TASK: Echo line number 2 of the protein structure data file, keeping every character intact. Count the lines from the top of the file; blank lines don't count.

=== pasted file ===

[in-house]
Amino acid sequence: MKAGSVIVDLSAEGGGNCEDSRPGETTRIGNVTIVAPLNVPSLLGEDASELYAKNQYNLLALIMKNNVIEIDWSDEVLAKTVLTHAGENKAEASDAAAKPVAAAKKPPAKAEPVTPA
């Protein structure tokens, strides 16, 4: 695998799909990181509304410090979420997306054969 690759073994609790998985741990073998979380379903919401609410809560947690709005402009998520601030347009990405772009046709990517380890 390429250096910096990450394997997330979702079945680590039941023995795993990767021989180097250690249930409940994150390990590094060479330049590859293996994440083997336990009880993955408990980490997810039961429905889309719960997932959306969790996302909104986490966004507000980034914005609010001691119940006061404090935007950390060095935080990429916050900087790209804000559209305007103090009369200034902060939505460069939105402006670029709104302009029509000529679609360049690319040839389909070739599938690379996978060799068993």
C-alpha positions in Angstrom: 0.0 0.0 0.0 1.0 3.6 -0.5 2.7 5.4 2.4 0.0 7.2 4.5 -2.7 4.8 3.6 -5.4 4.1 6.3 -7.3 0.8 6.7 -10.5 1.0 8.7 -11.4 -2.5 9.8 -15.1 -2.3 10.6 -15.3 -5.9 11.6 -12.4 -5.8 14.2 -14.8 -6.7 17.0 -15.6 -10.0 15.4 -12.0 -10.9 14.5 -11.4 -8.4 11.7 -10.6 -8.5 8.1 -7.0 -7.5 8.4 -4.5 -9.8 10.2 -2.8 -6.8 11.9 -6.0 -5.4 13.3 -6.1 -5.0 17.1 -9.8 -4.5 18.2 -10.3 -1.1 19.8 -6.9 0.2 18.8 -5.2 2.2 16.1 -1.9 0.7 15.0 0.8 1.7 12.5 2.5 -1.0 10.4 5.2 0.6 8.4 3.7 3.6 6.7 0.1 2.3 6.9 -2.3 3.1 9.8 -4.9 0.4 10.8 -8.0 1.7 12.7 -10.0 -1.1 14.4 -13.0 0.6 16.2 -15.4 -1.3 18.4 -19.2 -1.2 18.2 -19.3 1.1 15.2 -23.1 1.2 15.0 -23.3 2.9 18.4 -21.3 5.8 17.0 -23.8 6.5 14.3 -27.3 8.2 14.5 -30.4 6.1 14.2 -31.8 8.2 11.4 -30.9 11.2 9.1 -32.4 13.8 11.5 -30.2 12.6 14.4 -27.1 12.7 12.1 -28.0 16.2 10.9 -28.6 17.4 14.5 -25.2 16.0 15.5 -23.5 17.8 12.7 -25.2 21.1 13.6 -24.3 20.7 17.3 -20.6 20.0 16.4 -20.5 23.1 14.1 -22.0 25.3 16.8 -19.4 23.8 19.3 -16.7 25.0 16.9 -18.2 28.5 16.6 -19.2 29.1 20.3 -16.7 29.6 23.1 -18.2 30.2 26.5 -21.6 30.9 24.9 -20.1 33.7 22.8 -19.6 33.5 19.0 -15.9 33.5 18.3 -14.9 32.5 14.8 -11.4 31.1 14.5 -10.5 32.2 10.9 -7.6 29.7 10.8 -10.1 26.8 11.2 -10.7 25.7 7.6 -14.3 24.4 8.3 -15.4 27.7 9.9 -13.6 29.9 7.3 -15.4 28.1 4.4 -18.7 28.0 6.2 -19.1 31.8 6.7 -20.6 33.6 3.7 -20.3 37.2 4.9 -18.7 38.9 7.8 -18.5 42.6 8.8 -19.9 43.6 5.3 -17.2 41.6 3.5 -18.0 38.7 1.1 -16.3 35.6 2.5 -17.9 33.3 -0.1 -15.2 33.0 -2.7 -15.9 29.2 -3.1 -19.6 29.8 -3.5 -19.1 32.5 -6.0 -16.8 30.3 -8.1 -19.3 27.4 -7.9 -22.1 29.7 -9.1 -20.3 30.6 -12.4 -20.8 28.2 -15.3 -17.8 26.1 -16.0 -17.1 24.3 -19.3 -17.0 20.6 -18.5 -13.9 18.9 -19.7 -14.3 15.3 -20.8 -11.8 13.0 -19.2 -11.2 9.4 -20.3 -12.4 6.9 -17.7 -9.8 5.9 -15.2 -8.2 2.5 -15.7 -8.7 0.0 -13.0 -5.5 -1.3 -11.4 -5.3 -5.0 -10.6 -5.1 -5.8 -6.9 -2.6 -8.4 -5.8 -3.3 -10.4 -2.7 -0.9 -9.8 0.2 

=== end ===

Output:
Amino acid sequence: MKAGSVIVDLSAEGGGNCEDSRPGETTRIGNVTIVAPLNVPSLLGEDASELYAKNQYNLLALIMKNNVIEIDWSDEVLAKTVLTHAGENKAEASDAAAKPVAAAKKPPAKAEPVTPA